The land was filled with piles of asphalt, concrete, old cars, used tires, and numerous other types of rubbish and waste. Consequently, the soil was so polluted that there were areas where even weeds could not grow. The first two years following the purchase of the land were spent building the soil back up so it could support plant life again.
During this rebuilding time, the Powells partnered with King County in a research project that tested different mulch preparations and their effectiveness. Powell tested the county mulch—made from yard waste and sold under the Cedar Grove brand—against five other brands. He planted crops such as winter wheat, compared the growth rates produced by the different mulches, then plowed the crops under and repeated the process. As a result, eighteen inches of super-rich soil now blanket the ravine, jump-starting the thousand-plus trees, shrubs and flowers planted there.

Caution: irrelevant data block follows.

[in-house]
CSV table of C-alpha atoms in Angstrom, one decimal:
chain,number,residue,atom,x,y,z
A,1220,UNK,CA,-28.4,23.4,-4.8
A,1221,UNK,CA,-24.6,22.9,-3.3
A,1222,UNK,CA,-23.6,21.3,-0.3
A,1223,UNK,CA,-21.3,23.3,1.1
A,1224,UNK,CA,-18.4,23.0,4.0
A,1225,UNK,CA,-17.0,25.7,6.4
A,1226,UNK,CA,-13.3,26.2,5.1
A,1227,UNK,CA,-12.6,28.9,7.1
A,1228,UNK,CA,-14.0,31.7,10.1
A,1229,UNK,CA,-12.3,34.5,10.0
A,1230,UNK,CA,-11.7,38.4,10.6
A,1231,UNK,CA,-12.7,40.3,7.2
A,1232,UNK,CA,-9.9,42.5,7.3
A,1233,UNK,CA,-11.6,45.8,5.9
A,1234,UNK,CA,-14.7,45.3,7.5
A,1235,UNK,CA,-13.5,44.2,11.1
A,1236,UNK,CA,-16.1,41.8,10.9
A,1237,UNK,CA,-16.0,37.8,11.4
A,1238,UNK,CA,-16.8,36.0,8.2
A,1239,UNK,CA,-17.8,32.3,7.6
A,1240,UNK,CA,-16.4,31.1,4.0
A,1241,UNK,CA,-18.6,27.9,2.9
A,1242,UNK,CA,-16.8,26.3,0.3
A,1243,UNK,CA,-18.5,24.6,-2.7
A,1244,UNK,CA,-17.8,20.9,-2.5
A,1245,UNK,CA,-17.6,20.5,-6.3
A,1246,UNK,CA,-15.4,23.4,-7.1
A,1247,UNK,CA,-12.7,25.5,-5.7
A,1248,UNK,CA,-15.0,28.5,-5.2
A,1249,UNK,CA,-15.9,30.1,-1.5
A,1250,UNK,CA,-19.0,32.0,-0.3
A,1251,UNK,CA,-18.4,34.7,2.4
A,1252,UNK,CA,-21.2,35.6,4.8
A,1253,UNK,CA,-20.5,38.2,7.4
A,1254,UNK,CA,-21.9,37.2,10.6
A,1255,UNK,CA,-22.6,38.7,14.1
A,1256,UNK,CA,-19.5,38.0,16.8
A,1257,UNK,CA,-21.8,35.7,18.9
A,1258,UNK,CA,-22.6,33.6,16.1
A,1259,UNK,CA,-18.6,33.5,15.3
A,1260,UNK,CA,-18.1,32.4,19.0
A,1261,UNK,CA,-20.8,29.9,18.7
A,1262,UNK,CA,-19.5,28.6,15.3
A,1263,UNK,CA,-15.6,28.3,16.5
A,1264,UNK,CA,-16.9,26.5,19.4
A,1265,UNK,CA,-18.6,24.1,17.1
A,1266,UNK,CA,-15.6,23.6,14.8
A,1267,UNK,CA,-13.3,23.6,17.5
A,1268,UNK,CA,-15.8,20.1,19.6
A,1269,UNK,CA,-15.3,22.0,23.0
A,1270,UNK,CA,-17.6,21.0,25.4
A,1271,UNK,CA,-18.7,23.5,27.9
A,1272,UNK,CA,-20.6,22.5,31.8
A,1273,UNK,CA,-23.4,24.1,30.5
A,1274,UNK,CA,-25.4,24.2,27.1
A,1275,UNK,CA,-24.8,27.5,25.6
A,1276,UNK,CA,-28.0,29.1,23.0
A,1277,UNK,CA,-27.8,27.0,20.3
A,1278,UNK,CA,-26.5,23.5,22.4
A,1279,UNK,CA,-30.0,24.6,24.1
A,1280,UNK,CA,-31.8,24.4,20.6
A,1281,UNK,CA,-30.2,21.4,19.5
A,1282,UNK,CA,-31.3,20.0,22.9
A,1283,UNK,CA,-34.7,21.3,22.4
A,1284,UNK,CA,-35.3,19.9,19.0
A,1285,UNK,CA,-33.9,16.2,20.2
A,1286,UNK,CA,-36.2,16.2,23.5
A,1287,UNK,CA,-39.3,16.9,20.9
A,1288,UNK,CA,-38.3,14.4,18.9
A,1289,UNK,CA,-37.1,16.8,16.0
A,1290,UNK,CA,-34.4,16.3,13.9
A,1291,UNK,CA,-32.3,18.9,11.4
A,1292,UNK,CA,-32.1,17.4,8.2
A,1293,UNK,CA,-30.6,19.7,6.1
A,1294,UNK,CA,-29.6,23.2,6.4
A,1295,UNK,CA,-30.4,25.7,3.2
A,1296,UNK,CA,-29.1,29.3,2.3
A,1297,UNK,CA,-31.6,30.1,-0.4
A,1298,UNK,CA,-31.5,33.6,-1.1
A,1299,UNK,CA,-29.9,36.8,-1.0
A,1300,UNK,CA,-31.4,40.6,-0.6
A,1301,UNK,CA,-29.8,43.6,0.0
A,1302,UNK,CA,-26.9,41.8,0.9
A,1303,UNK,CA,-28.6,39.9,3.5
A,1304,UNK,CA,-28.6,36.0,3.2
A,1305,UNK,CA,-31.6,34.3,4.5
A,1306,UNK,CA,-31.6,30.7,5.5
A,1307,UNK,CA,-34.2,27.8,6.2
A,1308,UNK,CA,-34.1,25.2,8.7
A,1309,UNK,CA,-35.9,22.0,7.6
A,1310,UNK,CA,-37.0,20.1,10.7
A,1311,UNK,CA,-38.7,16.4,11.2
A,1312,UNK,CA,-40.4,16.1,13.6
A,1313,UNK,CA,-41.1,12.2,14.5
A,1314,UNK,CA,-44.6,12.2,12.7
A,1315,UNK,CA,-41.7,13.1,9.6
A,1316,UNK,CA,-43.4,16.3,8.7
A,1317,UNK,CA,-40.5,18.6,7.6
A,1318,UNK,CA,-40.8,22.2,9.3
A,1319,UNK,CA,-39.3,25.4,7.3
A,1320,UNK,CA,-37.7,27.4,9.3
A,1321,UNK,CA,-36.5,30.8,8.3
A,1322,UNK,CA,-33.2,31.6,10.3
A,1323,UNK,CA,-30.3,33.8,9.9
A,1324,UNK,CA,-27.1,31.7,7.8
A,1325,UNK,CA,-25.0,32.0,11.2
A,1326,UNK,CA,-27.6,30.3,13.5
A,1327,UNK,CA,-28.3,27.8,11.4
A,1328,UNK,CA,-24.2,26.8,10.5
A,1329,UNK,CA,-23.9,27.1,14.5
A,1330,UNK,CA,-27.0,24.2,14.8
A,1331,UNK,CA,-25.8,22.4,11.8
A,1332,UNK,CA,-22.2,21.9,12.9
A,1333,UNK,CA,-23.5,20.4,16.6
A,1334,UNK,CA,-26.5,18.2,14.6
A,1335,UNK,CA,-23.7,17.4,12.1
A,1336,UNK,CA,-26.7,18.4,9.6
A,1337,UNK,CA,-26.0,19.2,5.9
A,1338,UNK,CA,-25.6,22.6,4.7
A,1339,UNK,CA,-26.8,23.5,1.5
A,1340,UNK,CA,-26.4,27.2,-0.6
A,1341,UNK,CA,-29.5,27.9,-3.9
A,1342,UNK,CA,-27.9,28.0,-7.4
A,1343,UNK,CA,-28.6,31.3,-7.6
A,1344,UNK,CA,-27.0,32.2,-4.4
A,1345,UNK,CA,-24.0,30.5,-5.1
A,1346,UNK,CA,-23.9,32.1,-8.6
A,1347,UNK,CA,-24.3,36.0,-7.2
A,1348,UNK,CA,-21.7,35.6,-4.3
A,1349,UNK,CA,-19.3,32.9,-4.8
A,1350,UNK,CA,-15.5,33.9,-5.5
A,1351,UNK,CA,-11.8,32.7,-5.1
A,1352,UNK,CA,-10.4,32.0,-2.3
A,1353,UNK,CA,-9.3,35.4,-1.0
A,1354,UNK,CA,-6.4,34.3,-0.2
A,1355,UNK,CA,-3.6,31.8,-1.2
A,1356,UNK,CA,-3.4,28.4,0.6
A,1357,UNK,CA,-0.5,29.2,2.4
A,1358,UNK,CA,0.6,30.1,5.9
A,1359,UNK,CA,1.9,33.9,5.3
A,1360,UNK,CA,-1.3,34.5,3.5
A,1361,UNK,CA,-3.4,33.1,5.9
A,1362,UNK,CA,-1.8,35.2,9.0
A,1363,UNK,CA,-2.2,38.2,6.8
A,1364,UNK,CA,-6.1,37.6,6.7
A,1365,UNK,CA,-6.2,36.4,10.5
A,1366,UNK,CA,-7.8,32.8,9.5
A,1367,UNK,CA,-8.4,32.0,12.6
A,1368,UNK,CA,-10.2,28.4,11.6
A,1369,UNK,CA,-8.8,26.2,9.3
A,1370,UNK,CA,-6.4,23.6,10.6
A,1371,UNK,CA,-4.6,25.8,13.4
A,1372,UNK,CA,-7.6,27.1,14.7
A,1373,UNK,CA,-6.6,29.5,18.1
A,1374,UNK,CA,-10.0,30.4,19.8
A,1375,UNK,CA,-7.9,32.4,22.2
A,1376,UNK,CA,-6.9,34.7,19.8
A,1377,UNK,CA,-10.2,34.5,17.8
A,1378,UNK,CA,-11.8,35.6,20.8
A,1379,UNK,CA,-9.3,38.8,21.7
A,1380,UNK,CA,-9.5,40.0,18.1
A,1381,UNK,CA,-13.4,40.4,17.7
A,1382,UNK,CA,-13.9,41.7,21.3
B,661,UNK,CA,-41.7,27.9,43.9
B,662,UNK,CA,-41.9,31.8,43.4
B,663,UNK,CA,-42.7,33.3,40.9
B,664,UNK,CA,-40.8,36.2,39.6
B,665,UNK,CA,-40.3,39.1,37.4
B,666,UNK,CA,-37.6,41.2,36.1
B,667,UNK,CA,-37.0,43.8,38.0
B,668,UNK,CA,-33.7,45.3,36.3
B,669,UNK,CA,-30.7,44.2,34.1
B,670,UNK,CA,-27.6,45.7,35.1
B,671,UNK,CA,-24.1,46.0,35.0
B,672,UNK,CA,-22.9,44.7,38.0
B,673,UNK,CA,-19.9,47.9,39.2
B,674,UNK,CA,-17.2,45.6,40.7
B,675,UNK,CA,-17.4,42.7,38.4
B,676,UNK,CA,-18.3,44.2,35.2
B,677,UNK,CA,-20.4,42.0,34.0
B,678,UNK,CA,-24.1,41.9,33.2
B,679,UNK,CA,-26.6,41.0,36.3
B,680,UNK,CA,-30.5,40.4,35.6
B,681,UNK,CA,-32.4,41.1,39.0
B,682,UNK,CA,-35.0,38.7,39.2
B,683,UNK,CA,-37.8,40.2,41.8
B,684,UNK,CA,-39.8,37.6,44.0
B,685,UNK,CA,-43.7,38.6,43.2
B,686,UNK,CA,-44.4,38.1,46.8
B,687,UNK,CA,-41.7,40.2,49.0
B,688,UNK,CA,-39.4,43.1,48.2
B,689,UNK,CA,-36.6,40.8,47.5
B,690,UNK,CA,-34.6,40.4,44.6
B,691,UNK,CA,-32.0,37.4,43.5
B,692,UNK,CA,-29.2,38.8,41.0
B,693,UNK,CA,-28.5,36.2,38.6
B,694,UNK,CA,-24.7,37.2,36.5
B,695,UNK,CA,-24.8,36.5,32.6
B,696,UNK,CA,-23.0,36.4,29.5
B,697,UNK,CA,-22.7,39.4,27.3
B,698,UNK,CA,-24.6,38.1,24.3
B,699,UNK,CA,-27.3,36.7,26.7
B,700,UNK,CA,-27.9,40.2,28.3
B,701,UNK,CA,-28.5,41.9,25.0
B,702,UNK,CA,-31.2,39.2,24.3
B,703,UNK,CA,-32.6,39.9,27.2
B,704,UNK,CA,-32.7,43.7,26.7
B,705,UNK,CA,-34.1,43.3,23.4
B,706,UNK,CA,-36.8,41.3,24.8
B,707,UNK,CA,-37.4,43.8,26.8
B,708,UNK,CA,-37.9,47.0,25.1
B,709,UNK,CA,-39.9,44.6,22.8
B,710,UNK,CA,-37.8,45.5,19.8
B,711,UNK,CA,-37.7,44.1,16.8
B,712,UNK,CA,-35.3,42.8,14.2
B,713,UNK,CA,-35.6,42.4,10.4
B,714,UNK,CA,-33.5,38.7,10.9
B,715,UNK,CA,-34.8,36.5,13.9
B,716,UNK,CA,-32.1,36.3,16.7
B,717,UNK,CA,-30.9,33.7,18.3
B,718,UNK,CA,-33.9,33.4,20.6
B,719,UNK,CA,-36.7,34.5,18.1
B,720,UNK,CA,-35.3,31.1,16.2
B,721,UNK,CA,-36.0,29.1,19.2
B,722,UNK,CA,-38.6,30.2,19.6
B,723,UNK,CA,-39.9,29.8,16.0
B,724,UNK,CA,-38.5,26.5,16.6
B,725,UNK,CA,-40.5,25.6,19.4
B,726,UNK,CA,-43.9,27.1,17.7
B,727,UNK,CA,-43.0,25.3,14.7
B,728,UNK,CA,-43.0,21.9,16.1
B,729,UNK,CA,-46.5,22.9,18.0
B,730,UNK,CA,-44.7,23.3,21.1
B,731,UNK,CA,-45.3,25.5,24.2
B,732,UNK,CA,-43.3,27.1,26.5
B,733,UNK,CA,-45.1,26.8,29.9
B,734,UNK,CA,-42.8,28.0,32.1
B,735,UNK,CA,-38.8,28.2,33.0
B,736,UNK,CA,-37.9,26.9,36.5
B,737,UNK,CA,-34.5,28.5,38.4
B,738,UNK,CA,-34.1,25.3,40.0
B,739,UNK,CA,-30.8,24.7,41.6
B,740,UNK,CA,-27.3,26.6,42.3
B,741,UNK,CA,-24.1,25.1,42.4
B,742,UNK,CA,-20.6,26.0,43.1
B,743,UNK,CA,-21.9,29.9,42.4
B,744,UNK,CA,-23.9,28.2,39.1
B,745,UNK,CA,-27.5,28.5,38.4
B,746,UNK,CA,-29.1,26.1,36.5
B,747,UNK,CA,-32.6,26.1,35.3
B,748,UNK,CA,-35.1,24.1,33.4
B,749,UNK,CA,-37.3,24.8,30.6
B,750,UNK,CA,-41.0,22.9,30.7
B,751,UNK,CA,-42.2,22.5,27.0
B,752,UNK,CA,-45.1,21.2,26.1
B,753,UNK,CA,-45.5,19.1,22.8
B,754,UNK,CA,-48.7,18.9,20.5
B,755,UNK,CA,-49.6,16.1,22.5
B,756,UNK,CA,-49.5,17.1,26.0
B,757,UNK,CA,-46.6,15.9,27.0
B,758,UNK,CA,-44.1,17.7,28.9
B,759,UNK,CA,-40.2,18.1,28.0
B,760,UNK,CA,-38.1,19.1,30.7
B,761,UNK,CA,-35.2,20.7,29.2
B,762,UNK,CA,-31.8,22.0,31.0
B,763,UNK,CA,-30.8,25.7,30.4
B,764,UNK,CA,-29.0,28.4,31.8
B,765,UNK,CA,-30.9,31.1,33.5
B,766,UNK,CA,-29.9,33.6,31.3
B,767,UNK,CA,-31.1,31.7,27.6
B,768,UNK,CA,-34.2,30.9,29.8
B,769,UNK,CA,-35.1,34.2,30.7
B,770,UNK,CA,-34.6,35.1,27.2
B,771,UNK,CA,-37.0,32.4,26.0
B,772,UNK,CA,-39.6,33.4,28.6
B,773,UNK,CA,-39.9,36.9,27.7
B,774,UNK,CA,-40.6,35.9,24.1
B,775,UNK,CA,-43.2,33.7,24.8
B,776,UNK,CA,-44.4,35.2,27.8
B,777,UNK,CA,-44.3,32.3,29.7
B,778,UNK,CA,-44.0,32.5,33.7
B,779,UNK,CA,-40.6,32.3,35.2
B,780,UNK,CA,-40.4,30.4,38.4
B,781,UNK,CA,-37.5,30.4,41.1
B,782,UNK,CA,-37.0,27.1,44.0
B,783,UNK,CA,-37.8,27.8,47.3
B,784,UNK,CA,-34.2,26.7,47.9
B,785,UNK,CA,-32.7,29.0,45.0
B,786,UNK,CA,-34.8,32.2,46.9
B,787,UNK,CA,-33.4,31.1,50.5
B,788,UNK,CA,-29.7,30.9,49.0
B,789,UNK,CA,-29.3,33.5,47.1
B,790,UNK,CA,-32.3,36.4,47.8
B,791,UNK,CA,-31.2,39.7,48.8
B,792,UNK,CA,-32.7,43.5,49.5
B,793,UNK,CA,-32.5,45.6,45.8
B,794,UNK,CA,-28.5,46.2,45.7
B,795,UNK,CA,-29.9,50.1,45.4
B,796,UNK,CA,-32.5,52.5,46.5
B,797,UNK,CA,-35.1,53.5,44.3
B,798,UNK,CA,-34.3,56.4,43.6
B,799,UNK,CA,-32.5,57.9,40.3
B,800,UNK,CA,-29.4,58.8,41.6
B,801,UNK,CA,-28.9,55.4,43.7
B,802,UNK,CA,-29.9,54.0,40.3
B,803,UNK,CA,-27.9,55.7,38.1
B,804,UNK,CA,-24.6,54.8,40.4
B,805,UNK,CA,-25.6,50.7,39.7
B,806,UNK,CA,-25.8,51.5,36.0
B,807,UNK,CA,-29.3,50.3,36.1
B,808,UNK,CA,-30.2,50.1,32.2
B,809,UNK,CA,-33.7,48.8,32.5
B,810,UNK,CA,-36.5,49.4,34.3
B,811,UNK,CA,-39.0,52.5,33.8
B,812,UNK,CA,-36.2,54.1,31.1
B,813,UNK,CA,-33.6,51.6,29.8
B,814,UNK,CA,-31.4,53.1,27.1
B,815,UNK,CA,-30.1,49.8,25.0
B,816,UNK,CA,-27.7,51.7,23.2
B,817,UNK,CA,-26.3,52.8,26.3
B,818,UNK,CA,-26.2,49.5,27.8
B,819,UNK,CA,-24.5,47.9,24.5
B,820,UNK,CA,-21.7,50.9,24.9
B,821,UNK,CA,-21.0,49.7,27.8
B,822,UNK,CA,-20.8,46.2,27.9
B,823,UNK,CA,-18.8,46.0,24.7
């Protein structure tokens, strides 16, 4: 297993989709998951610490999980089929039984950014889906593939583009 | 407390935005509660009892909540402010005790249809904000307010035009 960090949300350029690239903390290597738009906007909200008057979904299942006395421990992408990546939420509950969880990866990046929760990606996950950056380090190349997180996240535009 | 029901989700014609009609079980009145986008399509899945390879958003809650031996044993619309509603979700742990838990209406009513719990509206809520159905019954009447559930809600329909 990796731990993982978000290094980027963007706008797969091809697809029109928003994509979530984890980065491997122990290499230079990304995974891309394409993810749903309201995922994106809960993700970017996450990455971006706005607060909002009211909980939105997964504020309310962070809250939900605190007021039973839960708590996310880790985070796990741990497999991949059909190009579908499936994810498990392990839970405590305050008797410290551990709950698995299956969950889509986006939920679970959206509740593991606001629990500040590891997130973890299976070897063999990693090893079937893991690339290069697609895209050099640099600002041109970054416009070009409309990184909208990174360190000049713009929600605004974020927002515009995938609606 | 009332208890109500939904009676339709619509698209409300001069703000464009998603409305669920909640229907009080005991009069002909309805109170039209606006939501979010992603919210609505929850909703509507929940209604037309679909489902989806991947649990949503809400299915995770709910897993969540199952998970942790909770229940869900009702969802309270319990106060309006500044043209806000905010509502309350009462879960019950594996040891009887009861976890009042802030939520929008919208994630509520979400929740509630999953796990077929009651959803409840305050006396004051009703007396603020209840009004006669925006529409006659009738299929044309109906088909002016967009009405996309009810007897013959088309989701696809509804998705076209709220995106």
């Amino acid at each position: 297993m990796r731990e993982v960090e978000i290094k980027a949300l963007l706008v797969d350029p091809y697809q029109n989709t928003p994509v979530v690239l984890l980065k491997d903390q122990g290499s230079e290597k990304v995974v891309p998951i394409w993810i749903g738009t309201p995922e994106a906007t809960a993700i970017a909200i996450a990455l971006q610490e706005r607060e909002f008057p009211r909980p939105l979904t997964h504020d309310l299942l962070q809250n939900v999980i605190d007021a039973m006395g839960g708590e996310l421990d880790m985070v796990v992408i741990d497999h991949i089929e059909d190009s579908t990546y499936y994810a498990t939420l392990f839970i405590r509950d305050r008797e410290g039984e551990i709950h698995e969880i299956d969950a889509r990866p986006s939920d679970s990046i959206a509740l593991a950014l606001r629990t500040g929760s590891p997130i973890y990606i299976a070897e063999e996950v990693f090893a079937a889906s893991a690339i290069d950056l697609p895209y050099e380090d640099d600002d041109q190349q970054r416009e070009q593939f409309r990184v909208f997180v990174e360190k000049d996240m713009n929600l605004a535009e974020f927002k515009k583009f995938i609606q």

“We took a derelict piece of land and turned it into a green oasis of a couple of acres in a city of 75,000 people,” Monte says. “It’s an example of what urban horticulture can do.”